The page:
The end of campaigning on the blurred line between the state and the parties
The three finishing weeks of the election campaign were marked by additional relativisation of the division between state and party affairs and interests, as well as by heightened suspicions of misuse of public resources – as stated in the preliminary report of the CRTA observation mission for the period from May 24th to June 14th.
In the said period, the CRTA observation mission filed to the Anti-Corruption Agency 15 complains against public officials and parties for misuse of public resources. The Agency has established violations of the law in two cases.
The public officials’ campaigning is in full swing as the campaign reaches the finishing line. The number of activities of public officials tripled in comparison to the two-week period after the lifting of the state of emergency. It is five times higher than in the period before the suspension of election activities. In 64 percent of the recorded activities, political actors participated exclusively in capacity of their public office, and the said percentage refers also to their appearance in a double function (as public officials and party members) and purely party capacity – 18 percent. The Prime Minister and Ministers visited more than 70 places over three weeks, most often using these opportunities to send messages on infrastructure development.
The increased presence of public officials “in the field” is also reflected in the findings of the CRTA’s media monitoring. Representatives of the authorities dominate the “regular” segments of news programmes of TV stations with national frequencies, while the increased presence of the opposition (both those running and boycotting the elections) was recorded mainly thanks to electoral blocs.
In this period, the CRTA observation mission filed five complaints to the Regulatory Authority of Electronic Media, but the REM did not initiate proceedings following these complaints.
The engagement of political actors in various labour actions also intensified considerably. Our observers recorded more than 100 activities such as servicing of green spaces, playgrounds, local communities’ premises, houses of culture; embanking of roads, etc.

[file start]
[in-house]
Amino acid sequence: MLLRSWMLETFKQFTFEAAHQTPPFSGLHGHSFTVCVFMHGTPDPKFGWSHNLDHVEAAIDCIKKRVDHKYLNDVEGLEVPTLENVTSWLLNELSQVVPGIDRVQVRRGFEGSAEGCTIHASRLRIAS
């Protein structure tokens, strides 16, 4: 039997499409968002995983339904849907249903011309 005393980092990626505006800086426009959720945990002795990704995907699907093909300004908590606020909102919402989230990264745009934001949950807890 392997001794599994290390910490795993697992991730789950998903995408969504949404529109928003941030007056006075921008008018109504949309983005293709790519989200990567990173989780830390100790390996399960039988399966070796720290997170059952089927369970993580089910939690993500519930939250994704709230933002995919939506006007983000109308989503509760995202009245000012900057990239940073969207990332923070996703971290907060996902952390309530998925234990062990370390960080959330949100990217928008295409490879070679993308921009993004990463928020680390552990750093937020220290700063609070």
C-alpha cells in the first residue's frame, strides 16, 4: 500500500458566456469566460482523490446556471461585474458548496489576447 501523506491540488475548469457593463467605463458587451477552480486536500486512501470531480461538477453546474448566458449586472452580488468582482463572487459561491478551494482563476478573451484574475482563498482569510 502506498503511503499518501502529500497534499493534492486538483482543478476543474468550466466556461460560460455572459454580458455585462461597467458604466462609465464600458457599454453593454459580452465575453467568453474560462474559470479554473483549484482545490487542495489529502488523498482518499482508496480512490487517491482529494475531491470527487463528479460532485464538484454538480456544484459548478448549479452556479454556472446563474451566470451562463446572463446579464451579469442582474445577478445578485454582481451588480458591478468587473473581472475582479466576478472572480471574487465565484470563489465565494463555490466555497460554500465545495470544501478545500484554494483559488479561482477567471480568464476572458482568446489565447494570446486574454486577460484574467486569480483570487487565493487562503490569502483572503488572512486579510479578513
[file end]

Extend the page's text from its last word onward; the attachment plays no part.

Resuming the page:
The possibility of misuse of personal data of beneficiaries of old-age, disability and family pensions, including children, is bothersome. The Serbian Progressive Party sent letters to their home addresses with party symbols, the slogan “For our children” and the signature of the President of the Republic of Serbia, in which one-time aid of 4,000 dinars and 100 euros is mentioned.
We are waiting for the Election Day filled with doubt about the change in the number of voters entered in the Voters’ Register. Preliminary published data show a difference of 141,284 voters, or 2.1 percent fewer eligible voters than in the last elections held in 2017, which is the largest decline in the number of voters since the Voters’ Register existed. The CRTA analysis, based on the data collected during 2019 and 2020, shows that the decrease is evenly distributed among the municipalities of Serbia, with the exception of Medveđa, where a decline of almost 40 percent was recorded. As such changes cannot simply be explained by a natural decrease in population, the CRTA urges state authorities to provide insight into their work and mechanisms for updating the Voters’ Register so that the public could rest assured that the voters’ rights and the election process integrity were not jeopardised.
The work of the Republic Electoral Commission mostly underwent in accordance with the competencies and the existing legal framework, with increased educational and informational activity when compared to previous years.